Rachel Christian, writer and researcher for RetireGuide
  • Written by
    Rachel Christian

    Rachel Christian

    Financial Writer and Certified Educator in Personal Finance

    Rachel Christian is a writer and researcher for RetireGuide. She covers annuities, Medicare, life insurance and other important retirement topics. Rachel is a member of the Association for Financial Counseling & Planning Education.

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    Matt Mauney
    Matt Mauney, Senior Editor for RetireGuide

    Matt Mauney

    Financial Editor

    Matt Mauney is an award-winning journalist, editor, writer and content strategist with more than 15 years of professional experience working for nationally recognized newspapers and digital brands. He has contributed content for ChicagoTribune.com, LATimes.com, The Hill and the American Cancer Society, and he was part of the Orlando Sentinel digital staff that was named a Pulitzer Prize finalist in 2017.

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  • Published: July 24, 2020
  • Updated: January 17, 2023
  • 3 min read time
  • This page features 5 Cited Research Articles
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How to Cite RetireGuide.com's Article

APA Christian, R. (2023, January 17). Medicare General Enrollment Period. RetireGuide.com. Retrieved February 2, 2023, from https://www.retireguide.com/medicare/eligibility-and-enrollment/general-enrollment-period/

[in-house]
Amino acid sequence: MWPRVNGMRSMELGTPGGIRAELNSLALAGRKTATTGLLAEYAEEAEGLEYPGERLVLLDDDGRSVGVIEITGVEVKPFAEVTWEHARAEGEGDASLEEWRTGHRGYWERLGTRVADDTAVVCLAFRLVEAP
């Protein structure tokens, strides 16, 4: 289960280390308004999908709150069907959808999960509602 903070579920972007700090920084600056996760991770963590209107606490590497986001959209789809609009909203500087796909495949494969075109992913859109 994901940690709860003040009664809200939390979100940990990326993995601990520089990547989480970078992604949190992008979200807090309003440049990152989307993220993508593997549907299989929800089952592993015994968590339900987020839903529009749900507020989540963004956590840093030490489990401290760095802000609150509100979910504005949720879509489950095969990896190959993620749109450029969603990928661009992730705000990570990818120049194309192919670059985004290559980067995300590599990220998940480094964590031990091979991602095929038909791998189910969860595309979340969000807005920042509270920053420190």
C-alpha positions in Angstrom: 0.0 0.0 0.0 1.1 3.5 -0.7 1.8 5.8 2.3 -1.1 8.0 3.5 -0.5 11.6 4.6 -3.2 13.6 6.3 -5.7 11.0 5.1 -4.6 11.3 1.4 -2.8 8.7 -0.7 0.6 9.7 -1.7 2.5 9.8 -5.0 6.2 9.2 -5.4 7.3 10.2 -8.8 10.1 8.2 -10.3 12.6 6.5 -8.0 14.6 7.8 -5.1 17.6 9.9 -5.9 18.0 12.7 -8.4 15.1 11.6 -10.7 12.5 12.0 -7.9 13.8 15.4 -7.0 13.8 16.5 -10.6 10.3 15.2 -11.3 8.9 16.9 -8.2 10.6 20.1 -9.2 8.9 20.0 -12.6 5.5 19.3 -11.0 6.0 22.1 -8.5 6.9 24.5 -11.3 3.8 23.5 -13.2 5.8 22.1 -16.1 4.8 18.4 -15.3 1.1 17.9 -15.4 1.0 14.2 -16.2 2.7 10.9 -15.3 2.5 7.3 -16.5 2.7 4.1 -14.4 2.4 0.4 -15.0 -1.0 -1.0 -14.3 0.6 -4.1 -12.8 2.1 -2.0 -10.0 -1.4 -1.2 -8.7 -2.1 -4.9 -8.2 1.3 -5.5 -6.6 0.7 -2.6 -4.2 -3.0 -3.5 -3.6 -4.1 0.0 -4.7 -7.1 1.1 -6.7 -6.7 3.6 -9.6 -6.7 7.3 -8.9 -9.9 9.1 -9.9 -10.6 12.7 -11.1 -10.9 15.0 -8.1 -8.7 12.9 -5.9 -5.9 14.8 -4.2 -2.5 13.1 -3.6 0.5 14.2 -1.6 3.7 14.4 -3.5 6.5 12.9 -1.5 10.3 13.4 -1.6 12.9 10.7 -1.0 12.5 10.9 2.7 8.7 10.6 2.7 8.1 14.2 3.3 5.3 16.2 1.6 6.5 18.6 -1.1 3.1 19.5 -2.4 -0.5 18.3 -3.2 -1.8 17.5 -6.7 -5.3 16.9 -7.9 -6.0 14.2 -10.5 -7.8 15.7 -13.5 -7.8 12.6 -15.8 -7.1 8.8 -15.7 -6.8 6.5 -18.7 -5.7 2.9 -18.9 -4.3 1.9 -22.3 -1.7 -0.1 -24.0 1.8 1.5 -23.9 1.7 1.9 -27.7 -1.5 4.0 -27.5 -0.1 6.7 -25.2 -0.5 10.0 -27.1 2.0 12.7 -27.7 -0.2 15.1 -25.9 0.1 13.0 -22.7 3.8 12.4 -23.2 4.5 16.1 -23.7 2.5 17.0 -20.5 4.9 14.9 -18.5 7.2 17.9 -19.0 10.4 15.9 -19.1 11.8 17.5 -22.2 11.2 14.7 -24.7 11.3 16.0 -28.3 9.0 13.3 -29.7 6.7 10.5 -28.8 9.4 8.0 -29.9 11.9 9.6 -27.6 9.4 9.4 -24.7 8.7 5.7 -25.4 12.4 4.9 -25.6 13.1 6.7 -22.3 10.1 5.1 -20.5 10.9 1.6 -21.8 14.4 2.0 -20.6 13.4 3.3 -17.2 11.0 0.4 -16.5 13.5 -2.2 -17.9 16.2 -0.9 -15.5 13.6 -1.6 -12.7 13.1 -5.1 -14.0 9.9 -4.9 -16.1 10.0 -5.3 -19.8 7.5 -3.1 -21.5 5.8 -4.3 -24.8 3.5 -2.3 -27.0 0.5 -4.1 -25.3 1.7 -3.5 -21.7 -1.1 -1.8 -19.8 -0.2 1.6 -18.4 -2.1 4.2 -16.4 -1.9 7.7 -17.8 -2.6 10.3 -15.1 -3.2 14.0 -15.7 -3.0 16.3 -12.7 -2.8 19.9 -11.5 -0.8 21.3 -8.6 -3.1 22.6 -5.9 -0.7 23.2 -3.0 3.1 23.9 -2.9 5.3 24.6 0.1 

MLA Christian, Rachel. "Medicare General Enrollment Period." RetireGuide.com, 17 Jan 2023, https://www.retireguide.com/medicare/eligibility-and-enrollment/general-enrollment-period/.

Chicago Christian, Rachel. "Medicare General Enrollment Period." RetireGuide.com. Last modified January 17, 2023. https://www.retireguide.com/medicare/eligibility-and-enrollment/general-enrollment-period/.

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What Is the General Enrollment Period for Medicare?

The Medicare general enrollment period happens every year between Jan. 1 and March 31.

If you miss initial enrollment — or the seven-month window when you first become eligible to sign up for Medicare — the general enrollment period is an opportunity to sign up for Medicare Part A and Part B for the first time.

The general enrollment period is different from a special enrollment period. Several situations may qualify you for special enrollment, including moving to a new home or losing employer health insurance.

You can only apply for Medicare during the general enrollment period if both of the following apply:
  1. You didn't sign up when you were first eligible.
  2. You aren’t eligible for a special enrollment period.

Once you’re signed up, your coverage will begin July 1.


Delaying Medicare Part B Enrollment

If you worked and paid Medicare payroll taxes for at least 10 years, you will not pay a premium for Medicare Part A.

However, Medicare Part B does include a monthly premium. You may want to delay enrollment in Part B depending on your situation.